This evening, our Pilgrimage for Peace delegation attended the 51st Memorial Ceremony for Victims of the Atomic Bomb in Nagasaki hosted by the Nagasaki Prefecture Conference of Religious Leaders. Despite the approach of a typhoon, many leaders from various religious groups attended, including Roman Catholic and other Christian denominations, Shinto, Buddhist and others, largely made up of the local Nagasaki community.

One can readily feel the emotions which still run deep, as there were survivors and relatives of the many who died that horrible day. I’ll share more about some of the other sites we visited earlier today here in Nagasaki. I simply wanted to post this reflection before the end of the day.

The stage was set with a beautiful arrangement of flowers, and youth further adorned the stage with a lovely array of lit candles. There was a traditional Japanese cleansing ceremony as well as a blessing of water by three different Christian pastors. There was music provide with traditional Japanese instruments, as well as a captivating Kibimai Dance.

Mine was one of several words of condolence expressed by other religious leaders.

Reflection of Archbishop Paul Etienne

Memorial Ceremony for Victims of the Atomic Bomb – August 9, 1945

Catholic Center, Nagasaki, Japan

August 8, 2023

Archbishop John Wester and I are humbled to be part of this solemn gathering. We are grateful and honored to address the Nagasaki Prefecture Conference of Religious Leaders and all of you gathered here tonight.  We thank you for your witness for peace over the decades.

Four years ago, when Pope Francis visited Japan, he spoke of the responsibility he felt to come here as a pilgrim of peace. He paid homage to all the victims who were “devoured by a black hole of destruction and death.” For Archbishop Wester and me, we, too, have come here as pilgrims of peace. During our visit, we have reflected on the numbing scale of suffering caused by two relatively small atomic bombs: the thousands of people who were vaporized in a flash; the thousands who were infected with radiation; the many who suffered the agony of burns from the fire storms ignited by the bombs.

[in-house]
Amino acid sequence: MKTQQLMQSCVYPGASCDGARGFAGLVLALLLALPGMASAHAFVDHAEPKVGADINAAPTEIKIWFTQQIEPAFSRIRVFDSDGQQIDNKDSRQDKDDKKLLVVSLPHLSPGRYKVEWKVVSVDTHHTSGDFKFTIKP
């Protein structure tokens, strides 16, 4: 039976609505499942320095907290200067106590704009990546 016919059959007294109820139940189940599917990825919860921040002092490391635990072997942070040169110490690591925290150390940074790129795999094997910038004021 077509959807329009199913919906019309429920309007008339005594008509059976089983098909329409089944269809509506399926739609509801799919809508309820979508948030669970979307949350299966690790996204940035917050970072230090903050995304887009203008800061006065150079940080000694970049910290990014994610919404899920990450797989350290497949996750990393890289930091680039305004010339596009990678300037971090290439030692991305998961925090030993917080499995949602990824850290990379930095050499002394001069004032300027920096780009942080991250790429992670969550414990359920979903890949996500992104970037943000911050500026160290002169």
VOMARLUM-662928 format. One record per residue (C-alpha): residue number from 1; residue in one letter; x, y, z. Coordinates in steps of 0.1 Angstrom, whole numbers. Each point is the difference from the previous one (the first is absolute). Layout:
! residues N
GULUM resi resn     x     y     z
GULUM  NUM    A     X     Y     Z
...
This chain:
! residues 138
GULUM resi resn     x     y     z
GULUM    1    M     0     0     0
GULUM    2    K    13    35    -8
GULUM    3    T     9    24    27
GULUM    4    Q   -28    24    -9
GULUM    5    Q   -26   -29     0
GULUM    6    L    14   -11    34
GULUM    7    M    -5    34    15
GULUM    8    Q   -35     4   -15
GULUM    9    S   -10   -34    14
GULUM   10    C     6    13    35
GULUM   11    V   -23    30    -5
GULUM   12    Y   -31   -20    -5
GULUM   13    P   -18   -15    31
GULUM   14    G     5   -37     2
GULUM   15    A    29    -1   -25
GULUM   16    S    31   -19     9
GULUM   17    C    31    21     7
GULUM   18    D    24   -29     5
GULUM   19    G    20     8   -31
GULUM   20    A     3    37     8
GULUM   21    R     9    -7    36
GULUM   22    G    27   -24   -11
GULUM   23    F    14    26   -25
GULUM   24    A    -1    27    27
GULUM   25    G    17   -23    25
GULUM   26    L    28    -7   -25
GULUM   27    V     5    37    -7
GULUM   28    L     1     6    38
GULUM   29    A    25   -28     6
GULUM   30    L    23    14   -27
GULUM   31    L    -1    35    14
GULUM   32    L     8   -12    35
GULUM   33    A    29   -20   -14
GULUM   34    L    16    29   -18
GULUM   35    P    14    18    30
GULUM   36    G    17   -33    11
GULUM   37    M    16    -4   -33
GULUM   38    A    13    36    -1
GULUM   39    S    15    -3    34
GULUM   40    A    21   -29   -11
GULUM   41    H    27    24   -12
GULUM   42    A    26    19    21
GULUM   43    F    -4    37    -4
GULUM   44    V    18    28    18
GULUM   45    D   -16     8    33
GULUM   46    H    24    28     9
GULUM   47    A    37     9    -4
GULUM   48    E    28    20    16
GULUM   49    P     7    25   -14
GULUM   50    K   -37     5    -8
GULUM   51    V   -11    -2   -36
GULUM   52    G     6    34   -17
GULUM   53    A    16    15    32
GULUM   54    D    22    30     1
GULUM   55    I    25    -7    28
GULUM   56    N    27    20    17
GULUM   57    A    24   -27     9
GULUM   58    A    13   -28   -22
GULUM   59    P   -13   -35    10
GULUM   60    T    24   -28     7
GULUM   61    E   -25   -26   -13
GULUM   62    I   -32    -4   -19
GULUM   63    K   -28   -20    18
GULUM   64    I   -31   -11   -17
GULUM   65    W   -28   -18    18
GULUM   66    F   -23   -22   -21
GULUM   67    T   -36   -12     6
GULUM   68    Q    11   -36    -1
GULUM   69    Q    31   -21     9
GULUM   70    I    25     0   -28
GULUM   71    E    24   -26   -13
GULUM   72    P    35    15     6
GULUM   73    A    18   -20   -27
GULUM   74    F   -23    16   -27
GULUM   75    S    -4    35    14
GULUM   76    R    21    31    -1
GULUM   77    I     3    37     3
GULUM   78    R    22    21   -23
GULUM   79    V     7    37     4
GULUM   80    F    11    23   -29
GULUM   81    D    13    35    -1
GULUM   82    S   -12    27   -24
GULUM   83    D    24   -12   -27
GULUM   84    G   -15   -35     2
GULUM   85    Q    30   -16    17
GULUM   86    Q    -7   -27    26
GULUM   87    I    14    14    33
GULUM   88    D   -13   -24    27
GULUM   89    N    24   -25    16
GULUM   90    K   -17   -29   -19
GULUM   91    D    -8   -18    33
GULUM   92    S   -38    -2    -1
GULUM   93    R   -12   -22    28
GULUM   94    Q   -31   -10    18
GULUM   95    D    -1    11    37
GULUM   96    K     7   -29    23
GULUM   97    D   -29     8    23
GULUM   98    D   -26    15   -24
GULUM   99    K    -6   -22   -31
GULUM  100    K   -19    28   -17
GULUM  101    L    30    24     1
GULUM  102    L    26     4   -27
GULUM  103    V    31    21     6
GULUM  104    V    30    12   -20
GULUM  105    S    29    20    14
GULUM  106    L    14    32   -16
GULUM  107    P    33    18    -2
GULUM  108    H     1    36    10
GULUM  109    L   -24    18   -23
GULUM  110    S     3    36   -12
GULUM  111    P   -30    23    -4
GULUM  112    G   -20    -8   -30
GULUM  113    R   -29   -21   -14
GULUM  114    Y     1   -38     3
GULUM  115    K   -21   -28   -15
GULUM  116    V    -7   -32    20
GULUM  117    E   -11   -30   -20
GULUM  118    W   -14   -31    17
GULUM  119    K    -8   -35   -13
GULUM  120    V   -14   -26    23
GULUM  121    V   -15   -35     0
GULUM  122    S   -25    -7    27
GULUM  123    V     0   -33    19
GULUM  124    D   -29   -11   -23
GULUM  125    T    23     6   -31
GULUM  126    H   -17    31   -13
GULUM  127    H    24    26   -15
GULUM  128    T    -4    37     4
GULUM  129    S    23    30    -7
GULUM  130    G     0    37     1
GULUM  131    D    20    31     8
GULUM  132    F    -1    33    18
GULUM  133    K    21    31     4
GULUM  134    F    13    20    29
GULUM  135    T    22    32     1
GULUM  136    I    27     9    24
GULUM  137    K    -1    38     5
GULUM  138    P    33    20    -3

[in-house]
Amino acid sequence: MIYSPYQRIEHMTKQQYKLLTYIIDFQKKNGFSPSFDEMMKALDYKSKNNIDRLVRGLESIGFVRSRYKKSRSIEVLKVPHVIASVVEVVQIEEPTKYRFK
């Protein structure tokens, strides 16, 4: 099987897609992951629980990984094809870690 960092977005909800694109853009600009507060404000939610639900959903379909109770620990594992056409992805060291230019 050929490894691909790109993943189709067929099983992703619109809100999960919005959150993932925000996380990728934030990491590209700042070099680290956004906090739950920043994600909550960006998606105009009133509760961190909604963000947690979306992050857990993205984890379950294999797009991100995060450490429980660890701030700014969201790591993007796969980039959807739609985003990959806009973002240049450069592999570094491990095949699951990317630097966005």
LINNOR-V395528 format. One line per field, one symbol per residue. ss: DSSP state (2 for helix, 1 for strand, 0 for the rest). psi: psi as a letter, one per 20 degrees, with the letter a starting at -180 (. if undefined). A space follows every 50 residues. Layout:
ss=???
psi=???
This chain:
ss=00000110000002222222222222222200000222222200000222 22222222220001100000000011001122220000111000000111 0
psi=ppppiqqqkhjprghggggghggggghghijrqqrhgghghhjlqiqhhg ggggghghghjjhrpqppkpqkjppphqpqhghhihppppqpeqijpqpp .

Among U.S. Catholic bishops, we feel a unique and urgent responsibility to advocate for the abolition of nuclear arms. The atomic bomb was developed and first tested in New Mexico, near Archbishop Wester’s home. In Washington state where I live, the Hanford factory produced the plutonium for the bomb that destroyed Nagasaki. Currently, thousands of people in each of our archdioceses work with nuclear weapons. In addition to destroying Hiroshima and Nagasaki with atomic bombs, the United States exposed tens of millions of its citizens to radioactive fallout from the testing and production of nuclear weapons. People exposed to those radiations continue to suffer and die—just as those who made this city their home in 1945 continue to suffer and die.

So how do we best honor the suffering of the Hibakusha, the American downwinders, the Marshall Islanders, and the other victims of nuclear weapons?

Together in solidarity, we will strive ever more diligently to abolish all nuclear weapons. In doing so, we must wean ourselves from nuclear deterrence and develop a new concept of global security that also addresses the climate crisis.

Mindful of our need for assistance, let us pray: O God of universal peace, bless us with creativity, faithfulness, and a sense of urgency in our unwavering efforts to abolish nuclear weapons. Amen.